The aim is to To examine the value of optical spectral transmission (OST) in detecting joint inflammation in patients with rheumatoid arthritis (RA) and to evaluate whether OST correlates with certain patient characteristics.

Methods. OST measurements were performed in the metacarpophalangeal, proximal intraphalangeal, and wrist joints of 168 patients with RA and 114 controls. OST difference between the 2 groups was statistically examined and subsequently controlled for the effect of possible confounding factors. Diagnostic OST performance was tested by receiver-operating characteristics. Moreover, associations of OST with clinical and serological activity markers (patient group), joint ultrasound (US; patient subgroup) and various anthropometric and epidemiologic parameters (patient and control group) were evaluated by Spearman correlation coefficient and a generalized linear statistical adjustment model.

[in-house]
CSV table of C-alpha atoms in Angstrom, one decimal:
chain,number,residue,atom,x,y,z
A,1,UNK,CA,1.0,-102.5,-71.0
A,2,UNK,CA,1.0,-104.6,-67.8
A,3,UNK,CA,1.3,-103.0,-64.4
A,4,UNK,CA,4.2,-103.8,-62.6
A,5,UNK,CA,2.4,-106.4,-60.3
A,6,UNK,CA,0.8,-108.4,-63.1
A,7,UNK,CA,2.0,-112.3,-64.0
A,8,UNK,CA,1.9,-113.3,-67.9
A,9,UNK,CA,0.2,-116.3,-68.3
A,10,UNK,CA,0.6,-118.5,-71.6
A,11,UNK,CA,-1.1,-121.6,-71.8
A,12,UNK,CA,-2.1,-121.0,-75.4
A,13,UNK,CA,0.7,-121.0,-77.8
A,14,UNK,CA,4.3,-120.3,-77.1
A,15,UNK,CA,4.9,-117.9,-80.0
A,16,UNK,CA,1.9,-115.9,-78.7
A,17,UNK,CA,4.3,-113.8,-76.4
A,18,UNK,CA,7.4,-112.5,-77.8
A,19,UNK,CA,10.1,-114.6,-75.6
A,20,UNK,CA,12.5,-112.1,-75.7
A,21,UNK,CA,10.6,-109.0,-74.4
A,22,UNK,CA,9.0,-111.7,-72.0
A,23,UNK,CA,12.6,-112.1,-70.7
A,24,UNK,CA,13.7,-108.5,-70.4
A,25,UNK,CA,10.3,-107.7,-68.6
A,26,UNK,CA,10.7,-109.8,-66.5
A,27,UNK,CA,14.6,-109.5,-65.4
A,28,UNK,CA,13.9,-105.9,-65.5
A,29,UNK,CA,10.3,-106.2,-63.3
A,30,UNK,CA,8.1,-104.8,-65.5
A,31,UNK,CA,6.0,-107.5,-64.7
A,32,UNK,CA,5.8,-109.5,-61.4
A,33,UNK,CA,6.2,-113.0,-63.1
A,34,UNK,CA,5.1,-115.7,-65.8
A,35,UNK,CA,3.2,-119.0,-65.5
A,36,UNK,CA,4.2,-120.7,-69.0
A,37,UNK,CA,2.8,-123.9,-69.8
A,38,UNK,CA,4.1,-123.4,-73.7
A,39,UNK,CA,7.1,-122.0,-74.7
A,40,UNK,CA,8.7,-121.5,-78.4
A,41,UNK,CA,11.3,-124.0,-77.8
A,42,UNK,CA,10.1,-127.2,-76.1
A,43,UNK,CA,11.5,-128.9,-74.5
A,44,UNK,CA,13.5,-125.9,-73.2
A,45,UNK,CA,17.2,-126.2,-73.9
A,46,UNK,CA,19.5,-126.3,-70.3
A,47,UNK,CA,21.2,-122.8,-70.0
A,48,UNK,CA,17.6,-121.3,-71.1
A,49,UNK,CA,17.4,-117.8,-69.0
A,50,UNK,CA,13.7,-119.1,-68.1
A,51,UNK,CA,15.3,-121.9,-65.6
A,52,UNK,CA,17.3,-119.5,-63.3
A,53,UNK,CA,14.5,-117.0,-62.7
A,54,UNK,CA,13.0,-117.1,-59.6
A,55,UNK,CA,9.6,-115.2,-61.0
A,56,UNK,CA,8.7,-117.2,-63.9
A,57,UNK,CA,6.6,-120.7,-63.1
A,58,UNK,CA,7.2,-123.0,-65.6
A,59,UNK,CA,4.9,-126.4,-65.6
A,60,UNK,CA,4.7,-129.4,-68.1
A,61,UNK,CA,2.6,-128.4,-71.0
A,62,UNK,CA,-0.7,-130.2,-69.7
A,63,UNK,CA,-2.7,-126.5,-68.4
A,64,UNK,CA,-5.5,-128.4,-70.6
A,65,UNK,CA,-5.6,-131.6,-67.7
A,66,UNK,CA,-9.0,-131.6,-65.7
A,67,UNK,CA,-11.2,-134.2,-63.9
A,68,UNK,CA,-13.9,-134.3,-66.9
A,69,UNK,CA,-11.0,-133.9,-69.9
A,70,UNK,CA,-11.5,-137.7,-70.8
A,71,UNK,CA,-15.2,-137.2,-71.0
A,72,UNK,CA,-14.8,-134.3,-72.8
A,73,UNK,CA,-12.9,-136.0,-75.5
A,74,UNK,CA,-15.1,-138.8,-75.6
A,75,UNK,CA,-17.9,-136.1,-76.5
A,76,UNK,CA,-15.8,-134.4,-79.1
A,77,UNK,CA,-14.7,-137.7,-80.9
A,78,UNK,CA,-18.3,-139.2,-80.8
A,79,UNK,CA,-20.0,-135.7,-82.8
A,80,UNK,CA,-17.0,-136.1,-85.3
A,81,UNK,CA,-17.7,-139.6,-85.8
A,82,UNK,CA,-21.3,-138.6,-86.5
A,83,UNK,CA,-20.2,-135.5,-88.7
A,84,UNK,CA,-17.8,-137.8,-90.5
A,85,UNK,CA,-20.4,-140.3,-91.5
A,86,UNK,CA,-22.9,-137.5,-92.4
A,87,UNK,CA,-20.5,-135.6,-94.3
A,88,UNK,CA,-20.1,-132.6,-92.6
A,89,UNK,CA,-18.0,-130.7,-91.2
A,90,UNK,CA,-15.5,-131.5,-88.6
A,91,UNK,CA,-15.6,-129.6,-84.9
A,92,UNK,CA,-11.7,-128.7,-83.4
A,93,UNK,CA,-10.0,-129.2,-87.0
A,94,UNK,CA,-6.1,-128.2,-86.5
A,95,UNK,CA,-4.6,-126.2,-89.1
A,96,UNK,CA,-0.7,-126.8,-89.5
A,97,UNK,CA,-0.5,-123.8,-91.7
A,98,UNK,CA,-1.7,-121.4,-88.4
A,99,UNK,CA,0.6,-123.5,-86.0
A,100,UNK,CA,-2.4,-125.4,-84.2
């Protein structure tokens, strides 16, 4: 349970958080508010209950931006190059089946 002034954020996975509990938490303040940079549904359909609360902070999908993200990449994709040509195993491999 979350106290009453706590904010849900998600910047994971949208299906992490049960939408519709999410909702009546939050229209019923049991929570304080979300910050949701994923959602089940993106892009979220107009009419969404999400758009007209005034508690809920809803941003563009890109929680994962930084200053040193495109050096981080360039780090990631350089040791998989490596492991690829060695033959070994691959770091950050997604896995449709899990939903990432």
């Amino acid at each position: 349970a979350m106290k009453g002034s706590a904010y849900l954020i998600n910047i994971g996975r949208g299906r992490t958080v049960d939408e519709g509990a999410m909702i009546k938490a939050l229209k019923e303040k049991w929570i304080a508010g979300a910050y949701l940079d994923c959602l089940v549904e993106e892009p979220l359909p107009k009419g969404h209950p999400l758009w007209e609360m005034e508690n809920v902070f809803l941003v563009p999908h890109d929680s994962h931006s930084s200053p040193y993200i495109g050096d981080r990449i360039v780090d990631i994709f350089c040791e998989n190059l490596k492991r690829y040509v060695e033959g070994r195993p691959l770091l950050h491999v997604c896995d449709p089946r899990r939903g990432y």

Results. OST was significantly higher in the RA group than in the control group, even after adjustment for confounding factors (1.89; 95% CI 0.709–3.070, padj = 0.002). Taking US as a reference, area under the curve for all 1251 joints simultaneously was 0.67 (95% CI 0.631–0.709). In the patient group, correlation and adjustment analyses showed associations of OST with various disease activity markers [28-joint count Disease Activity Score.

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